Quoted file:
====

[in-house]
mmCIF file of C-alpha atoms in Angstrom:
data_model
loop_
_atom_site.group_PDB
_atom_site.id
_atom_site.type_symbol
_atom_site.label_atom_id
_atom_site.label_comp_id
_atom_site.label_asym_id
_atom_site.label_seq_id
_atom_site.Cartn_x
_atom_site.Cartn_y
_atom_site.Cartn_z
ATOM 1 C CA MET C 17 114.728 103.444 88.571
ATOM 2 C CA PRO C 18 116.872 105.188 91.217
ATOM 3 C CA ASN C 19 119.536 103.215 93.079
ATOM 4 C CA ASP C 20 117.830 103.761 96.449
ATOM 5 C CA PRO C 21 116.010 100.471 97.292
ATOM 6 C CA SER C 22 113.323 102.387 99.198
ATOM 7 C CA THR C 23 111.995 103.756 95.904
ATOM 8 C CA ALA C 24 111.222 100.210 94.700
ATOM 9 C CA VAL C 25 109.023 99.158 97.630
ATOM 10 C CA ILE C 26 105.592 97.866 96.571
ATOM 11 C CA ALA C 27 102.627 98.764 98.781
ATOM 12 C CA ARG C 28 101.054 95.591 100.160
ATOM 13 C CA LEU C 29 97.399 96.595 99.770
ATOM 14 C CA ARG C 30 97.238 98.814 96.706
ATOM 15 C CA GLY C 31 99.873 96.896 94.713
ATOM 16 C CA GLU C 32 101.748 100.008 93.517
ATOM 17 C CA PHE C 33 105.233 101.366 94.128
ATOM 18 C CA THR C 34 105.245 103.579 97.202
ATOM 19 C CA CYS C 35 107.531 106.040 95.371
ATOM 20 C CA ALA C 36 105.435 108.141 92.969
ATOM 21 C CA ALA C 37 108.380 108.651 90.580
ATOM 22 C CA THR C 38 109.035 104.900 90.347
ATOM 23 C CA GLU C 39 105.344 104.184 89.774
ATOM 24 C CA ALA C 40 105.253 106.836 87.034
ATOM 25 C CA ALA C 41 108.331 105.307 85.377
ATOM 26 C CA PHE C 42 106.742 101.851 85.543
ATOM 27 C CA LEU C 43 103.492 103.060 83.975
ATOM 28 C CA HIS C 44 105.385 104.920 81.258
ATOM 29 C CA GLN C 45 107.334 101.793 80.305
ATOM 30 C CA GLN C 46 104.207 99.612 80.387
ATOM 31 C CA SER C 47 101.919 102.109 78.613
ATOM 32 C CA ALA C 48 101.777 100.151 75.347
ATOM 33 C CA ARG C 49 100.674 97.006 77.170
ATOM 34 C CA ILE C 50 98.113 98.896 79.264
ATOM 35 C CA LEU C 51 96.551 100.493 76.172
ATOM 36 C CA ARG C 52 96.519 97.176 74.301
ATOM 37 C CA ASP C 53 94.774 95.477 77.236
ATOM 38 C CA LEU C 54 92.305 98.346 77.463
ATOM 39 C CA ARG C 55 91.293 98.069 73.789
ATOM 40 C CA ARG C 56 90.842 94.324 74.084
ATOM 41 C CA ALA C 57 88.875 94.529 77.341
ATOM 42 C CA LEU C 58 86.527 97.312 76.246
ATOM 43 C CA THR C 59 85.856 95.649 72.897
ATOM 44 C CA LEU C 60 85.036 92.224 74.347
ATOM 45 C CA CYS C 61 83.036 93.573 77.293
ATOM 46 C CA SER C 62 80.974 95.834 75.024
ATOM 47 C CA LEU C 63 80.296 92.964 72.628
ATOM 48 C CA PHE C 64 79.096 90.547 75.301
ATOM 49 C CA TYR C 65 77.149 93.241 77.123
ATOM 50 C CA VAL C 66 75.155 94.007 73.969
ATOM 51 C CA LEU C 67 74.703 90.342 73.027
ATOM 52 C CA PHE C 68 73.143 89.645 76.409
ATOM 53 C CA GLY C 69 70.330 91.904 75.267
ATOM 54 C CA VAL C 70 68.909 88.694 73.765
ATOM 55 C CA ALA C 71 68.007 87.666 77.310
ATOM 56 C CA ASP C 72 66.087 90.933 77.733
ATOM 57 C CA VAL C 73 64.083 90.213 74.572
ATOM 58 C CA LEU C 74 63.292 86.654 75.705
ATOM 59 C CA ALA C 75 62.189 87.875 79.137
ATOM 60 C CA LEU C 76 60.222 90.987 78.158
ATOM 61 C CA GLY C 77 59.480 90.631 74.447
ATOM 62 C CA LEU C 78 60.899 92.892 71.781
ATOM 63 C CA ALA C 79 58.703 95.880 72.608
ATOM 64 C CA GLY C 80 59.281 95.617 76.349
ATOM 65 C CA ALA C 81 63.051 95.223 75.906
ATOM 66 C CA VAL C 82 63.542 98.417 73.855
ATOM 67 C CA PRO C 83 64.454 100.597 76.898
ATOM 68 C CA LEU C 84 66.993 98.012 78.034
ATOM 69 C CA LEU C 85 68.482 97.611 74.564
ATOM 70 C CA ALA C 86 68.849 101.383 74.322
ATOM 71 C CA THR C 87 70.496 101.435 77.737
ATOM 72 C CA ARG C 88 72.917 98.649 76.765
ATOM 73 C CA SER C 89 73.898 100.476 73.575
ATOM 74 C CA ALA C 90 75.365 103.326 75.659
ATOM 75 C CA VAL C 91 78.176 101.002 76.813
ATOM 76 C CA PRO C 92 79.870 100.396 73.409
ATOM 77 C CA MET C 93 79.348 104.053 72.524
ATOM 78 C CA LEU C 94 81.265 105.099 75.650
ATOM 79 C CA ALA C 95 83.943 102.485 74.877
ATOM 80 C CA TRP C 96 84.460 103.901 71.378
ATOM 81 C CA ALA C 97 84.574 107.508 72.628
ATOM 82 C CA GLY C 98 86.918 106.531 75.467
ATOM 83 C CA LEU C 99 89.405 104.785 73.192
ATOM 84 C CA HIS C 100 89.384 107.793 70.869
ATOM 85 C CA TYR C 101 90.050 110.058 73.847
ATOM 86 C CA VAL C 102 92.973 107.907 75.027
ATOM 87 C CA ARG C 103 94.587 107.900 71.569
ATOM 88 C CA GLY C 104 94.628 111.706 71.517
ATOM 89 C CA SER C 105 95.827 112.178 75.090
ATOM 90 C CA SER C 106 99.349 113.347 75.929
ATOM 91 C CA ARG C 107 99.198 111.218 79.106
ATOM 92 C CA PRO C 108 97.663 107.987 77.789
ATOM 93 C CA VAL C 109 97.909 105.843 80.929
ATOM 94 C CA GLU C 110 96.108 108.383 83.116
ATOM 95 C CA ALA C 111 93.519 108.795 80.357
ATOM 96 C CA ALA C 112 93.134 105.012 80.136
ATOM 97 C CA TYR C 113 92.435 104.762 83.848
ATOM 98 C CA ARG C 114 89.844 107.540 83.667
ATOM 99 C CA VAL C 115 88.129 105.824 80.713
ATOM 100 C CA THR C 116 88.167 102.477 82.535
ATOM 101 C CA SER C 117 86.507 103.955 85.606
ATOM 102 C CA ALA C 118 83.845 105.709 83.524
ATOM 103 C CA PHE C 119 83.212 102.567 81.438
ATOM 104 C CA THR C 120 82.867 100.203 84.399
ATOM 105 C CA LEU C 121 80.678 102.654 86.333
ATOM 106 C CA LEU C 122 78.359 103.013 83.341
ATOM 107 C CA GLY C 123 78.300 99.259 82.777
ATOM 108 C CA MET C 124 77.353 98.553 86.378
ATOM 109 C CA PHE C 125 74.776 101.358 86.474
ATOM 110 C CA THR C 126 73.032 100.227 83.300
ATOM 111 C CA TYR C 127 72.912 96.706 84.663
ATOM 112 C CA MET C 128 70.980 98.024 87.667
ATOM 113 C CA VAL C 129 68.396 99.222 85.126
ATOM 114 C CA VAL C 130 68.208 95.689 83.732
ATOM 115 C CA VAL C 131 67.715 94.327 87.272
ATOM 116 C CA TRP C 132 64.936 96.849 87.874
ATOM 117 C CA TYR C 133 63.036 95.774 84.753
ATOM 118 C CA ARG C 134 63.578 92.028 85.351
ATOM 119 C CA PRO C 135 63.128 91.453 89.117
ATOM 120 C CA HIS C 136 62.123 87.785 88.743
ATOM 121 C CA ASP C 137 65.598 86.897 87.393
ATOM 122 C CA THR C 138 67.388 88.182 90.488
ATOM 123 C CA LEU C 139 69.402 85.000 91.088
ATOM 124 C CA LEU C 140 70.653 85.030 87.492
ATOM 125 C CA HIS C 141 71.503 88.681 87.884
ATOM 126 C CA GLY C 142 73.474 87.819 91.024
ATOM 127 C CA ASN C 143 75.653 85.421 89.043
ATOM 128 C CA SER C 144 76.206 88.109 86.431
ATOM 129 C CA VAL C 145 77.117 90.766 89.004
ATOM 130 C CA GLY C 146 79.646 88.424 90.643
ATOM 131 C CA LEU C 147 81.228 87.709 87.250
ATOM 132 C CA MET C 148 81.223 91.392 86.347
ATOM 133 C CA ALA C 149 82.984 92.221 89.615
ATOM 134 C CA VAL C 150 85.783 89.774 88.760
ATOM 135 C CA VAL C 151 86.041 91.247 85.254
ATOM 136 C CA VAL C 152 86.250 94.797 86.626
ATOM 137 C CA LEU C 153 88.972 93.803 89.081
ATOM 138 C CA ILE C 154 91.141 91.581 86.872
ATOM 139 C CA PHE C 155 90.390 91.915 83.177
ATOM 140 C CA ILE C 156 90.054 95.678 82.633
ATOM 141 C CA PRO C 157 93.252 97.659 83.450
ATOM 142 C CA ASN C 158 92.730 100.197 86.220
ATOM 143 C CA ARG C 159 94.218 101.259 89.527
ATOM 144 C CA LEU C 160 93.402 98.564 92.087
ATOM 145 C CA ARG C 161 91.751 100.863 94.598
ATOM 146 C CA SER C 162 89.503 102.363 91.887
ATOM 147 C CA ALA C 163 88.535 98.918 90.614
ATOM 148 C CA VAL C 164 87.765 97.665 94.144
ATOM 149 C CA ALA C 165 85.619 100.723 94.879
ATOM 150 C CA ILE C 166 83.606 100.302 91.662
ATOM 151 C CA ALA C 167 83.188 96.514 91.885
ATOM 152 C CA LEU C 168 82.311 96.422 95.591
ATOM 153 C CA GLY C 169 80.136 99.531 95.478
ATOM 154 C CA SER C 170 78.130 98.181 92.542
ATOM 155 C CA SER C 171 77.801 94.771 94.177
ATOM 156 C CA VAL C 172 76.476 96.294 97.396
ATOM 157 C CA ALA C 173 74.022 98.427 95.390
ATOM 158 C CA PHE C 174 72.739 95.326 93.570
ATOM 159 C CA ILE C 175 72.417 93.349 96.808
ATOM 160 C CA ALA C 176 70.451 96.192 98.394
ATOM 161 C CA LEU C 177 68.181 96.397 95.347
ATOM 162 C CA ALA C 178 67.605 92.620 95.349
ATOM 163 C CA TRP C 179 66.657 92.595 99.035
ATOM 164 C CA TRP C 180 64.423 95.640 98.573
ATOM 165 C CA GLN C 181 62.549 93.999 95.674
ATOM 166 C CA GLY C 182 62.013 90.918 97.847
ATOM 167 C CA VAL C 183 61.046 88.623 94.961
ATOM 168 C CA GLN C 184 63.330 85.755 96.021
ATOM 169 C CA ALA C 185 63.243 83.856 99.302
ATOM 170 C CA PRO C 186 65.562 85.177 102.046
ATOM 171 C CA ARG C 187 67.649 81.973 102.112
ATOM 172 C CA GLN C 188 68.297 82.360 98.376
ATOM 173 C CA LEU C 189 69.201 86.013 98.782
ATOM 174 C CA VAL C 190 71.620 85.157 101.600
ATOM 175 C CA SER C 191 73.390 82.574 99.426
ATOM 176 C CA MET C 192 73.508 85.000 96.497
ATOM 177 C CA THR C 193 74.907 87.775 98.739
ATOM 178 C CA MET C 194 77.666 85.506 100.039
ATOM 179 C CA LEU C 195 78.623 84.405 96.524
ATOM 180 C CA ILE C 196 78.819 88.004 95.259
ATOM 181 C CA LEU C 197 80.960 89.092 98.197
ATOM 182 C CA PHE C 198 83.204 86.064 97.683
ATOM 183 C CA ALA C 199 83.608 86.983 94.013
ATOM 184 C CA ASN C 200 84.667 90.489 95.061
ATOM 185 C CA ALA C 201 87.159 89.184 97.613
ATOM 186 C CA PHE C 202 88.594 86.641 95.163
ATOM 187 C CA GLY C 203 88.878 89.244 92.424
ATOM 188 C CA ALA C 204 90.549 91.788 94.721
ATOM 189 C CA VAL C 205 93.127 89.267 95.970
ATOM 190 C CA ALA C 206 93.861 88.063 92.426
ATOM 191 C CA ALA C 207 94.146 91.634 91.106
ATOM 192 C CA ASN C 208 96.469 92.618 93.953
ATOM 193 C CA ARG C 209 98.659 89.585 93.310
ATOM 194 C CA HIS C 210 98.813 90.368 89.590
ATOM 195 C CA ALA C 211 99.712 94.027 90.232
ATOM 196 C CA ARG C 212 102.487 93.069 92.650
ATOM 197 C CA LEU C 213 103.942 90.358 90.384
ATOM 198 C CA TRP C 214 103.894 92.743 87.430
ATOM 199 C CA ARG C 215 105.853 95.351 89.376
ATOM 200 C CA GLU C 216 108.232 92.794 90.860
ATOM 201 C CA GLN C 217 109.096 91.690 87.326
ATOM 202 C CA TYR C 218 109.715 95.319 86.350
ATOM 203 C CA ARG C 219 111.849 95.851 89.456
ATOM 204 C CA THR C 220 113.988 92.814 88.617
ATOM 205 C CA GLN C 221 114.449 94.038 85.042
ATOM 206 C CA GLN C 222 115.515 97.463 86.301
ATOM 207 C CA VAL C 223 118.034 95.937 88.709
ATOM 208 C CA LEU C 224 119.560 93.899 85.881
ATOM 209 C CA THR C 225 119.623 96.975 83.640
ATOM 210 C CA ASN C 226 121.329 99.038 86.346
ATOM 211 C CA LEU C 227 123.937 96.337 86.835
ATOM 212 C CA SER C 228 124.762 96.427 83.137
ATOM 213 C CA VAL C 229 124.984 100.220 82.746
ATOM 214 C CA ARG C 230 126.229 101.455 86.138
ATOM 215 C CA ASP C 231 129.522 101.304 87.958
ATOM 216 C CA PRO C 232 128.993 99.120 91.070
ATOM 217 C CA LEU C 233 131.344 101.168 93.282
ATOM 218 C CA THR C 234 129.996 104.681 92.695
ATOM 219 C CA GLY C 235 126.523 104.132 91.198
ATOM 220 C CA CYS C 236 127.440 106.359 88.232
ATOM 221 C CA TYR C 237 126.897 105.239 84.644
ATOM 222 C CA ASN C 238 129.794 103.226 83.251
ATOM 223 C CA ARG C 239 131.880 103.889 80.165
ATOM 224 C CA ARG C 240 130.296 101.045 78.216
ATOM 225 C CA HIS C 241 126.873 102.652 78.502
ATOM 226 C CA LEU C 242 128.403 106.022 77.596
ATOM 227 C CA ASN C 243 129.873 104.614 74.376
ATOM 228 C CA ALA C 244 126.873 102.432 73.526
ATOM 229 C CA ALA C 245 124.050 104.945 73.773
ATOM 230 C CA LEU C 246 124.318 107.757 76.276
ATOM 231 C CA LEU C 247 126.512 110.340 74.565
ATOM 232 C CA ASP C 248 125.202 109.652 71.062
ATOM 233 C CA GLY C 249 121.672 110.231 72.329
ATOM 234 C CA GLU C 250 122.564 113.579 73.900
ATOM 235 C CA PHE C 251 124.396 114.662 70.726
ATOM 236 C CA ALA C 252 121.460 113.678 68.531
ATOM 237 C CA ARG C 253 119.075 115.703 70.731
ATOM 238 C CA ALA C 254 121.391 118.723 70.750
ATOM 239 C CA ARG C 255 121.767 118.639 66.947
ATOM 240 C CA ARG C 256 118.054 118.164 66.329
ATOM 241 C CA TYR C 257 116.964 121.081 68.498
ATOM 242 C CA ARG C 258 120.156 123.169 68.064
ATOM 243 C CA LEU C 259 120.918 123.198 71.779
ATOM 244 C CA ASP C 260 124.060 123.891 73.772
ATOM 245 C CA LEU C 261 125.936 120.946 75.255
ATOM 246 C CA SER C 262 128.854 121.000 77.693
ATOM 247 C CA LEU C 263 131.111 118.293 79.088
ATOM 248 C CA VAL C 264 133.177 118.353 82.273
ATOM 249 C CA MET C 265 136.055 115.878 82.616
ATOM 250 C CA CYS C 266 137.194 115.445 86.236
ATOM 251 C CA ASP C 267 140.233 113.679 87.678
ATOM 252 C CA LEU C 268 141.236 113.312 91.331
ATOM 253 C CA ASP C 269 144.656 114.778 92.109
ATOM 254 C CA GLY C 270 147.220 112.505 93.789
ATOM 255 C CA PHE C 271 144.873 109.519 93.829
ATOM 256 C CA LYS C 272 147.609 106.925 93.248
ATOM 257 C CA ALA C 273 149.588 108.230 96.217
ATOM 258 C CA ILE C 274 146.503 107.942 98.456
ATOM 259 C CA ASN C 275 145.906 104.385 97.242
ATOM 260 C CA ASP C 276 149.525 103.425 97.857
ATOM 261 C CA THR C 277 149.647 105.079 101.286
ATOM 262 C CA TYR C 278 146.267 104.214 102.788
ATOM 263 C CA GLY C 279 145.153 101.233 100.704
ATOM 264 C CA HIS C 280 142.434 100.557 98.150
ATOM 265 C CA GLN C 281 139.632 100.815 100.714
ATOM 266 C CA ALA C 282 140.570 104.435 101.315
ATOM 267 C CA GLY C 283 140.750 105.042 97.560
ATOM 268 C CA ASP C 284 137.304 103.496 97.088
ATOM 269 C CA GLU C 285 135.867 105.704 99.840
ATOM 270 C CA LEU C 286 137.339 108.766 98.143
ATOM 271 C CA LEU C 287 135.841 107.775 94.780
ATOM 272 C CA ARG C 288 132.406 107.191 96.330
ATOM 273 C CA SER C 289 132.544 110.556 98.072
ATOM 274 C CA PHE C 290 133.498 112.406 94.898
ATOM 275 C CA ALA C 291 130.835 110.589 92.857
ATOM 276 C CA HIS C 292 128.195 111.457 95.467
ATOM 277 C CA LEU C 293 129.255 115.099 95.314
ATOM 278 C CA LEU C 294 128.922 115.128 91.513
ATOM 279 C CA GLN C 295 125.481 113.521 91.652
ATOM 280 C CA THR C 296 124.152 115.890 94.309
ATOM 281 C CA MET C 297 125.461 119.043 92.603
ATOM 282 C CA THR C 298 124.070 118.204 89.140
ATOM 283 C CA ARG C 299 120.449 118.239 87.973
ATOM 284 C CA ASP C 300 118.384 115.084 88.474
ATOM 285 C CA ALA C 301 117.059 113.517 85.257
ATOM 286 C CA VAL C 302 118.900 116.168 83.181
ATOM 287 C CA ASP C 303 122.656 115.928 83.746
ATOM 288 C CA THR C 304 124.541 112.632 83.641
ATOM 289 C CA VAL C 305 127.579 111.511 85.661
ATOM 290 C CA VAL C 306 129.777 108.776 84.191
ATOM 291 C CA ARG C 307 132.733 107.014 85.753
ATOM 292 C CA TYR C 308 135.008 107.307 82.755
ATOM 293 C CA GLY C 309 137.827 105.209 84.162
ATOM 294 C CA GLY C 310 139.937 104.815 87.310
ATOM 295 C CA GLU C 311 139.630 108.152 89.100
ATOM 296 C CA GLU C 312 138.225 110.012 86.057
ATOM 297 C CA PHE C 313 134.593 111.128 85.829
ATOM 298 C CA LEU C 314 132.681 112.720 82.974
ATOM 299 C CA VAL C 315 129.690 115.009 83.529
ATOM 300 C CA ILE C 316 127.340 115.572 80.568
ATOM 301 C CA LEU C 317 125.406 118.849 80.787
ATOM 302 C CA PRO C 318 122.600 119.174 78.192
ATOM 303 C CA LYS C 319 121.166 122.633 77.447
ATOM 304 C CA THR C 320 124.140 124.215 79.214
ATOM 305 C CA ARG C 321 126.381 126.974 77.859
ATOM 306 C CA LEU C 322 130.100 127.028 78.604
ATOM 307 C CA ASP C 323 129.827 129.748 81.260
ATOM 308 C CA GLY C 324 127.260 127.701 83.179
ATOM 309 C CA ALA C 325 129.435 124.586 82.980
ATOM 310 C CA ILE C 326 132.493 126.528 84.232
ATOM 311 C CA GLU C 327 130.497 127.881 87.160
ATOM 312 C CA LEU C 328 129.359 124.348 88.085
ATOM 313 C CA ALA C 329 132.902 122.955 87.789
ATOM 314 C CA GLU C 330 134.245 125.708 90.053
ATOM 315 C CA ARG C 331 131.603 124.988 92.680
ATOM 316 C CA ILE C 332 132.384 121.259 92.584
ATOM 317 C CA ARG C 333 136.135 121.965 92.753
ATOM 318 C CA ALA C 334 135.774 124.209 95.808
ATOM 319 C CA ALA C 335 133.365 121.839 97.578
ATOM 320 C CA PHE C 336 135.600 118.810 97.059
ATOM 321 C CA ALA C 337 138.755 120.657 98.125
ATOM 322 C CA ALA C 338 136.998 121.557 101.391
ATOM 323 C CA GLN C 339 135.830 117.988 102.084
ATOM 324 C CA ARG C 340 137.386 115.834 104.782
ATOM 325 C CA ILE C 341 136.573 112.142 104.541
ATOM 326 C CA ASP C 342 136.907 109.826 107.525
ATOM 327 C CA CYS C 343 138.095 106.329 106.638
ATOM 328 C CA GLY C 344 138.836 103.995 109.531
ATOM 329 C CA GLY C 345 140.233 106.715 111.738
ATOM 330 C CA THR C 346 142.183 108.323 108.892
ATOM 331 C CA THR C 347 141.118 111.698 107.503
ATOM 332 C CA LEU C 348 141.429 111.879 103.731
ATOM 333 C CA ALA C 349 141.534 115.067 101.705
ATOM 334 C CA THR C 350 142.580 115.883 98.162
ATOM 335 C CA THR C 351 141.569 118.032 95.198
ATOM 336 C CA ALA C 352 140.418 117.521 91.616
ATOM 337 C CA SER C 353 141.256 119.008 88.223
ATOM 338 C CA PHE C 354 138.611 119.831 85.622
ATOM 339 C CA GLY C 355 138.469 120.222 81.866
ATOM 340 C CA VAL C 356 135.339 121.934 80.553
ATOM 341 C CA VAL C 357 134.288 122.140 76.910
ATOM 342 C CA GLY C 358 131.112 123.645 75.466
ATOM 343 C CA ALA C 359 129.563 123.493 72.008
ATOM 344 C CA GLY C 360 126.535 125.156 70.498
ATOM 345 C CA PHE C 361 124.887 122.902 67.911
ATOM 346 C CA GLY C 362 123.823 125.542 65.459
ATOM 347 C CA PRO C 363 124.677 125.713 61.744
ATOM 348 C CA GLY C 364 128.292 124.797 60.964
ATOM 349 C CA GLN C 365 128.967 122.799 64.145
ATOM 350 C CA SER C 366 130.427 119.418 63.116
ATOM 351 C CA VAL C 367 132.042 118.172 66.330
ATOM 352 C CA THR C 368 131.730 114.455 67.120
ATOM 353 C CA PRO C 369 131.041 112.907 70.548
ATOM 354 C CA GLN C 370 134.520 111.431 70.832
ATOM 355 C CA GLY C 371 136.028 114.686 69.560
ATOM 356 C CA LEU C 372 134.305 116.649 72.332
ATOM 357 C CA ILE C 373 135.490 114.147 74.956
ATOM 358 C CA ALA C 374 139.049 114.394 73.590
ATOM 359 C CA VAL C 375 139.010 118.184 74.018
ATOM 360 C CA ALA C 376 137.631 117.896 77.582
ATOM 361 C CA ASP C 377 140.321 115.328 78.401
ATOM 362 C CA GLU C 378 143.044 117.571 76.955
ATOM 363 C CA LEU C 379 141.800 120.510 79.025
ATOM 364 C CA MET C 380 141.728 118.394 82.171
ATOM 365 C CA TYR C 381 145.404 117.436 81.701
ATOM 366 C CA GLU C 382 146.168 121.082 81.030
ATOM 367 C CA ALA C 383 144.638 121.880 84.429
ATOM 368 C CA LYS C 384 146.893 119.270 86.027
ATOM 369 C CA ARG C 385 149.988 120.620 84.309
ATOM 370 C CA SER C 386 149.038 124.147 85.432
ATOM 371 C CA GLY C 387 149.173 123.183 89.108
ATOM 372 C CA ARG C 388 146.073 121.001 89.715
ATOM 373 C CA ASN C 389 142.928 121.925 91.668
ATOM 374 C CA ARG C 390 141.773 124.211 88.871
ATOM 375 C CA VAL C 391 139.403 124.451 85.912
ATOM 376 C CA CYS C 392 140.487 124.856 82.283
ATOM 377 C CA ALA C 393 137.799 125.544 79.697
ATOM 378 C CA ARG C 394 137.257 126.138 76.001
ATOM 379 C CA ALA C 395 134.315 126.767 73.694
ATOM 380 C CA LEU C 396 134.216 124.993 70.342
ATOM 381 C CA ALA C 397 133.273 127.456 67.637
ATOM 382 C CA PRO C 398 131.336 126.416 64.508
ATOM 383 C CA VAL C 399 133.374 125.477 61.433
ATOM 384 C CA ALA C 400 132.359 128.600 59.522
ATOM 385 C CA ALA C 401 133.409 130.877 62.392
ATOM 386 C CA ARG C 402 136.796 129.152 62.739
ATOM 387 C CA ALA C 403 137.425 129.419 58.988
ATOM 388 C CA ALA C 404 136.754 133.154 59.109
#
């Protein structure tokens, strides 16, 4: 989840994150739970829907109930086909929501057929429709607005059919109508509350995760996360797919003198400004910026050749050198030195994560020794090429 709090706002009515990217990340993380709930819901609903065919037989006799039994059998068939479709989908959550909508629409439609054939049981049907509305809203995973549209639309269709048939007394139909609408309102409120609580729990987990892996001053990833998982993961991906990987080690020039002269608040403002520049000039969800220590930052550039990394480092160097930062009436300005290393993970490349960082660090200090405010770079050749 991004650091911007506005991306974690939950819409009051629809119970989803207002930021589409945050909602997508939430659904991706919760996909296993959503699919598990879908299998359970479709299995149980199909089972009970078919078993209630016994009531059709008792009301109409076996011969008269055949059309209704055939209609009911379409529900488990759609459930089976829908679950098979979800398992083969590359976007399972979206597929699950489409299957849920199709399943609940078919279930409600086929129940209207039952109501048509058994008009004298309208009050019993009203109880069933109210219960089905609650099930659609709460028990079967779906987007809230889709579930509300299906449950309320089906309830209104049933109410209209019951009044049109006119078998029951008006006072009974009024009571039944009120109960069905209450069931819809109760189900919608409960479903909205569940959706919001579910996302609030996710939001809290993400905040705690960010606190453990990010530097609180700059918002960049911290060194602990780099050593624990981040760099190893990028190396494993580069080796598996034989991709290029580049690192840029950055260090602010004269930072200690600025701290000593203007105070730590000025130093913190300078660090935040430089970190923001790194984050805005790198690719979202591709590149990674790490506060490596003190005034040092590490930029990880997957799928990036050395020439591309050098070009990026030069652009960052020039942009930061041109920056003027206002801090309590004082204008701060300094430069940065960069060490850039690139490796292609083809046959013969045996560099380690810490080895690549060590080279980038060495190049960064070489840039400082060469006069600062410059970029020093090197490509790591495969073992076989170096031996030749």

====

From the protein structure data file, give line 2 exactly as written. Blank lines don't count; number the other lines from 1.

mmCIF file of C-alpha atoms in Angstrom: